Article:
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Future of policing: Body worn video and drones

body worn video police

10:26am 17th July 2017
(Updated 10:30am 17th July 2017)

In the final event of the 'ask the experts' panel series held on Friday 14 July 2017, partner agencies were given an insight into the fourth pillar of the new Police & Crime Plan - 'transforming for the future'.

PCC Martyn Underhill said: "I have been involved in policing for more than forty years, and I have never seen the service and the landscape it sits within change so dramatically in such a short period.

"On the one hand, new threats to public safety are constantly emerging and policing must be quicker than ever at adapting to new challenges, at a time when funding and resources are stretched across the totality of policing.

"On the other, we are seeing increased innovation, which must be supported, with the ongoing development of technology presenting opportunities for a more efficient, match-fit and cost-effective service."

Inputs given by expert panellists showcased a number of initiatives and advances in service delivery that Dorset Police is currently developing in line with the fourth pillar of the new Police & Crime Plan.

Body worn video (BWV) has been piloted across Dorset, with a permanent roll out to firearms officers earlier this year. Since this time, over 6,500 pieces of footage have been saved to police systems from around 75 cameras in use in Dorset. The Commissioner's long-term goal is to equip all operational frontline officers. BWV can often help to diffuse difficult situations, enhance the evidence gathering ability of the police and captures officers' experiences, providing greater transparency and accountability.

Attendees were also given a demonstration of a police drone. Dorset Police along with their Strategic Alliance partners are the first in the UK to launch a fully operational drone unit, offering a highly cost-effective approach to support operational officers on the ground.

Complementing the role of NPAS, drones will be used to aid officers with missing person searches, crime scene photography, major road traffic collision responses, coastal and woodland searches and can even help police monitor suspects during a firearm or terrorist incident.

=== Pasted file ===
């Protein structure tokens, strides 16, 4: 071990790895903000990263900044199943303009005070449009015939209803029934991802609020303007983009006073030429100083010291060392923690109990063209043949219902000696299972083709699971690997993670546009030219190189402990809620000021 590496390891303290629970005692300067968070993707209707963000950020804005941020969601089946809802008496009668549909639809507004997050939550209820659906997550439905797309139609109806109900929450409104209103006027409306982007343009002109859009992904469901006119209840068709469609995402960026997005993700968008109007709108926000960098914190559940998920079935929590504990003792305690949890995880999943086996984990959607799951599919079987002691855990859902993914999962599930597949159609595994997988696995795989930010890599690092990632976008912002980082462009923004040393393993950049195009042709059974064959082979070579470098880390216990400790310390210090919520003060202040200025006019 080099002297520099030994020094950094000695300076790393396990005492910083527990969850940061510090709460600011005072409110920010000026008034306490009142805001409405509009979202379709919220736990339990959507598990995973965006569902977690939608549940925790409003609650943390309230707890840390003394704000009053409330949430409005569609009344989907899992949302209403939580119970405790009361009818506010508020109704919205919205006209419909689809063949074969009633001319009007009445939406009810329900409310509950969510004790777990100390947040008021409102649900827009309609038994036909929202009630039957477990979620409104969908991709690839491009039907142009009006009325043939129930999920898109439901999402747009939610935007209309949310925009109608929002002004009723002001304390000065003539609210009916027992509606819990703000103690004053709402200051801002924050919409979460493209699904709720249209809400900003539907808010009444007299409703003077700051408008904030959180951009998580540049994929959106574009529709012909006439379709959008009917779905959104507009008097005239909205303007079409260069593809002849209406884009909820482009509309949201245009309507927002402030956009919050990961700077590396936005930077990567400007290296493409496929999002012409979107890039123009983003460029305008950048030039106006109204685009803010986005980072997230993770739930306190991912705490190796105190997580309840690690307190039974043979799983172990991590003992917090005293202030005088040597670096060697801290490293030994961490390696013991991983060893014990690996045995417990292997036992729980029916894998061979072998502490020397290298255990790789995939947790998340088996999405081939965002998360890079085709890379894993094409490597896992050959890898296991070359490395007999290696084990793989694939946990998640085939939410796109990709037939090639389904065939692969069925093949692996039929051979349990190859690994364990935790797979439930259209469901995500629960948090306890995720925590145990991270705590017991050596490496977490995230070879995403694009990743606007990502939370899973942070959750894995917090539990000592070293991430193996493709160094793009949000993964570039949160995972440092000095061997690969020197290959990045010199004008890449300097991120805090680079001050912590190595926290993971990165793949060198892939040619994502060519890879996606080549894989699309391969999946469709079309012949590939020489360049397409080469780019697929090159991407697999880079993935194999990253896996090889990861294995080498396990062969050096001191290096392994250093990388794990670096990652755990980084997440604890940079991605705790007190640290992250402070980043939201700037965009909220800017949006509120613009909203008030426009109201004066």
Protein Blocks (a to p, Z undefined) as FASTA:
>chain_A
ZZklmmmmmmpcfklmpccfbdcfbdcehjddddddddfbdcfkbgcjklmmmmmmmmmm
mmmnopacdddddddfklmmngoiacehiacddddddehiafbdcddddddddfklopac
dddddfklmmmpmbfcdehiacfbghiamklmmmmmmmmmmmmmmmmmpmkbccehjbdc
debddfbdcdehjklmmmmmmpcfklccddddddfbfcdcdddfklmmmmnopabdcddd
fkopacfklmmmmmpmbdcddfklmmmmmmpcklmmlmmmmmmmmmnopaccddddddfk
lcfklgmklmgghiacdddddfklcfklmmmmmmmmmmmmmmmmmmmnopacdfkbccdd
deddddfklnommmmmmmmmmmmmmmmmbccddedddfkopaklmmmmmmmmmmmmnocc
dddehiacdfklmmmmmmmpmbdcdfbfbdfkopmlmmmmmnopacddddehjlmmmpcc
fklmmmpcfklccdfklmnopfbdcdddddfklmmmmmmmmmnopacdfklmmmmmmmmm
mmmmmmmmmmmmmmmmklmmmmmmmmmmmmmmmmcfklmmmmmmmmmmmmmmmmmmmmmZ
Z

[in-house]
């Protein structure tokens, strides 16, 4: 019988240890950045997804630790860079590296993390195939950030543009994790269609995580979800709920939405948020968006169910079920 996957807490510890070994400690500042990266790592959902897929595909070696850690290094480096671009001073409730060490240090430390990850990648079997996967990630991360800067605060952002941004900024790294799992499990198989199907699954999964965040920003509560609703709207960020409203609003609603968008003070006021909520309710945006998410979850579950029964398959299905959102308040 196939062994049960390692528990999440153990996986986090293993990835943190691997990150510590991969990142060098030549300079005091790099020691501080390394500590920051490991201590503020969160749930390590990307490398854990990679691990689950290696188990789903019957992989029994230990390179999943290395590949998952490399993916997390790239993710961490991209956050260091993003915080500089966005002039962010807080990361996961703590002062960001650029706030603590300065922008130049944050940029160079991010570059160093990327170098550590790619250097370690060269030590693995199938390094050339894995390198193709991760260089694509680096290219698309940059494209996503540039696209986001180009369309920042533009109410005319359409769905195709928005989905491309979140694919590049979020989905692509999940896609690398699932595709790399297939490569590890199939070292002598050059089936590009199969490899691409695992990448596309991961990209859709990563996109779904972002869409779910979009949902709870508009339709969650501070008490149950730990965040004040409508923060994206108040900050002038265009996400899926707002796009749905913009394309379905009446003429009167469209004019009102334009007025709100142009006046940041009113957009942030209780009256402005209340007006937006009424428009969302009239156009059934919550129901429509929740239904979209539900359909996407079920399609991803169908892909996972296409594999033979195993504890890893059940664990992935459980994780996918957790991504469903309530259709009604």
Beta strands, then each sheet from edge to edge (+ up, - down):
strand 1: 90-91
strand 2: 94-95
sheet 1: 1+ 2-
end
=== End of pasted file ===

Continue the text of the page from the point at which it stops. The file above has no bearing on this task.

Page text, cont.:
PCC Martyn Underhill said: "Many know I am a huge advocate of drone technology. The equipment provides a great resource to police and other emergency services workers, which allows vital information to be gained quickly and safely. Drones are just one example of how we will continue to work hard to find innovative ways to adapt to change over the coming years."

The event also included a wider discussion on transformational changes taking place to the way that complaints against the police are processed.

Deputy PCC Colin Pipe, who is overseeing these changes on behalf of the Alliance, said: "Previously complaints concerning officers have been directed to Dorset Police; new proposals would see the OPCC as the first point of contact and responsible for the triaging of complaints received.

"We will be running a pilot scheme in Dorset this autumn, ahead of legislative changes coming into action in June 2018. We aim to address any concerns that the police are seen to mark their own homework, and boost public confidence in procedure."

In line with this focus on transparency, four scrutiny panels are being developed which the OPCC will oversee. Focusing on areas such as customer service and use of force, these panels will include representation from Dorset Police, the OPCC and the public.

For more updates around progress being made under the pillar of 'transforming for the future', visit www.dorsetpoliceplan.com.
 


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